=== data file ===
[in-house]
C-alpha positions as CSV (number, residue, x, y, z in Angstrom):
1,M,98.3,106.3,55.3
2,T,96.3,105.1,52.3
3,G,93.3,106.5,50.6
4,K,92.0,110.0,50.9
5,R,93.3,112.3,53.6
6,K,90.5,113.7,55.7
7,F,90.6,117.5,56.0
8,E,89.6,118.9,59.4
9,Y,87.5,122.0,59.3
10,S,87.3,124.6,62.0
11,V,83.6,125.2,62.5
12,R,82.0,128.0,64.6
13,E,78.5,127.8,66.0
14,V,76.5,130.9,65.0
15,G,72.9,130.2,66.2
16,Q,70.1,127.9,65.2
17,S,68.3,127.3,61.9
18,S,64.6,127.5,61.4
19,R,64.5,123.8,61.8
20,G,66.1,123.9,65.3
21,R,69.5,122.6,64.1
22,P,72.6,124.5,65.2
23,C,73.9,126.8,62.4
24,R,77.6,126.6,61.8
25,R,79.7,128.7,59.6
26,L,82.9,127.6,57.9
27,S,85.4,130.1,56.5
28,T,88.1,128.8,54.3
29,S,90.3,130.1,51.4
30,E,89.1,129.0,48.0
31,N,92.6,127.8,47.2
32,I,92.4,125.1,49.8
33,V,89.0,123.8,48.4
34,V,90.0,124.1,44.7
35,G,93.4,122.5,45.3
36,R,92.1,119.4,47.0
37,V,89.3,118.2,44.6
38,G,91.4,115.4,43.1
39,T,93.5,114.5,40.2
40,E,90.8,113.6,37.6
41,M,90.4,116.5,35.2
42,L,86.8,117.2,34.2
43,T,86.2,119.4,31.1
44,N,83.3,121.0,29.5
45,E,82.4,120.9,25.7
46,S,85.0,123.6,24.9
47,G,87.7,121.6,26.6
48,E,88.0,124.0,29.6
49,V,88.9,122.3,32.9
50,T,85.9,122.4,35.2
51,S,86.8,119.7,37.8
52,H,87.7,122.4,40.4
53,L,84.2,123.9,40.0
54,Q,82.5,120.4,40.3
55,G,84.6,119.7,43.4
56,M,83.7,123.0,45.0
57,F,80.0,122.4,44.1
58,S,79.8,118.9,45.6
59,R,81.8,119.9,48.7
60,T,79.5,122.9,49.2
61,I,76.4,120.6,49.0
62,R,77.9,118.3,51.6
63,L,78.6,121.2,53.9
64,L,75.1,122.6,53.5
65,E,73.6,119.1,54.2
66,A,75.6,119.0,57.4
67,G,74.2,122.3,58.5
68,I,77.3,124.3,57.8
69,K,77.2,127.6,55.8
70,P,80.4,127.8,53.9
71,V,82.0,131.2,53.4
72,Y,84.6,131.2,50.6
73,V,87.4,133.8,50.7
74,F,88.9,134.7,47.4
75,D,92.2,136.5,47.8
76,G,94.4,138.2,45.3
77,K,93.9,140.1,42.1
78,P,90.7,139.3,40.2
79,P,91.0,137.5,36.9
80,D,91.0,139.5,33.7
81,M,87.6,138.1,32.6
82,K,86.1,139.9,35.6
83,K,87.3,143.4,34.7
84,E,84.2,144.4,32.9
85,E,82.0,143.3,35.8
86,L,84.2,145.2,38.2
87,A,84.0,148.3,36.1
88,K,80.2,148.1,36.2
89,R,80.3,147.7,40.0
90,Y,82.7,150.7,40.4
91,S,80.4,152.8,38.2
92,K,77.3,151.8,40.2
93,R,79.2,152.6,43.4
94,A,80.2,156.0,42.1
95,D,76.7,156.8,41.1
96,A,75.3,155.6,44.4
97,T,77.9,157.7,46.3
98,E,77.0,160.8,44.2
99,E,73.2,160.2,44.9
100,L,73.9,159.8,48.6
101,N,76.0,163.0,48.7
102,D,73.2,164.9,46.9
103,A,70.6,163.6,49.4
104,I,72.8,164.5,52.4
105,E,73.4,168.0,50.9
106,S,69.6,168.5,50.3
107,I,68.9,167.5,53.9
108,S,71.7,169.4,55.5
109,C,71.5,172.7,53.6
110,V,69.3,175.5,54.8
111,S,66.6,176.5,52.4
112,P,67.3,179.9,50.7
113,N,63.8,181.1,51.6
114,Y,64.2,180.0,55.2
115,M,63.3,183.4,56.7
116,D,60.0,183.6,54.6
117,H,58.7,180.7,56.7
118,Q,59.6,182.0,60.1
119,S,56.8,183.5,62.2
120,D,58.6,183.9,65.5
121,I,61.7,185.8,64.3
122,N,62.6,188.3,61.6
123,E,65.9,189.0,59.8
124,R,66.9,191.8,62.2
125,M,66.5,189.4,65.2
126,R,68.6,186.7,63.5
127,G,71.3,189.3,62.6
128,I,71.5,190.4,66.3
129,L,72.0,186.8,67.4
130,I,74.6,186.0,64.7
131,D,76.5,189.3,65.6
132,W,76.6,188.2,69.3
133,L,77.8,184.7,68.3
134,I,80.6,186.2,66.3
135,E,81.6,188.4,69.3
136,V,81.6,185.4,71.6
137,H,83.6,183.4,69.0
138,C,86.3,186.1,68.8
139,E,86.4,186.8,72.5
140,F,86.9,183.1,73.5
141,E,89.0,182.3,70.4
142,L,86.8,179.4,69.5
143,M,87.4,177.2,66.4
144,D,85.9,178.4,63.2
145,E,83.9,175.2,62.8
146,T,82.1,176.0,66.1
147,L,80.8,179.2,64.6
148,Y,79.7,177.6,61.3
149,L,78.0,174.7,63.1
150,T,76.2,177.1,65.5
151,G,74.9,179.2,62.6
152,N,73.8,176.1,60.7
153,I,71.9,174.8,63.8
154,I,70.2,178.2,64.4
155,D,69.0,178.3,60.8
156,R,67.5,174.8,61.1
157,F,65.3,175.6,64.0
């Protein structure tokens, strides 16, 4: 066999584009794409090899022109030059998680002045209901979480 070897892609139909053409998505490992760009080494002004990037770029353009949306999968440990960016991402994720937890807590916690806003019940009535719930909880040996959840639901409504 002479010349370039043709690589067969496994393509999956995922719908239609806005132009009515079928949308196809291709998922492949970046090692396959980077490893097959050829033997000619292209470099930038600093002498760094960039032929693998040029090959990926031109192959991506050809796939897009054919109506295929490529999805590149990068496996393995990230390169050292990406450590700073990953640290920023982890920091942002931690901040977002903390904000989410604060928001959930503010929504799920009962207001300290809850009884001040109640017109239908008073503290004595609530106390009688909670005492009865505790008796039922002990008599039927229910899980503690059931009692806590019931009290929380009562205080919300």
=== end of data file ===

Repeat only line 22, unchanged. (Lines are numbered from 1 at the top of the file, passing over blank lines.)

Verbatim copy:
20,G,66.1,123.9,65.3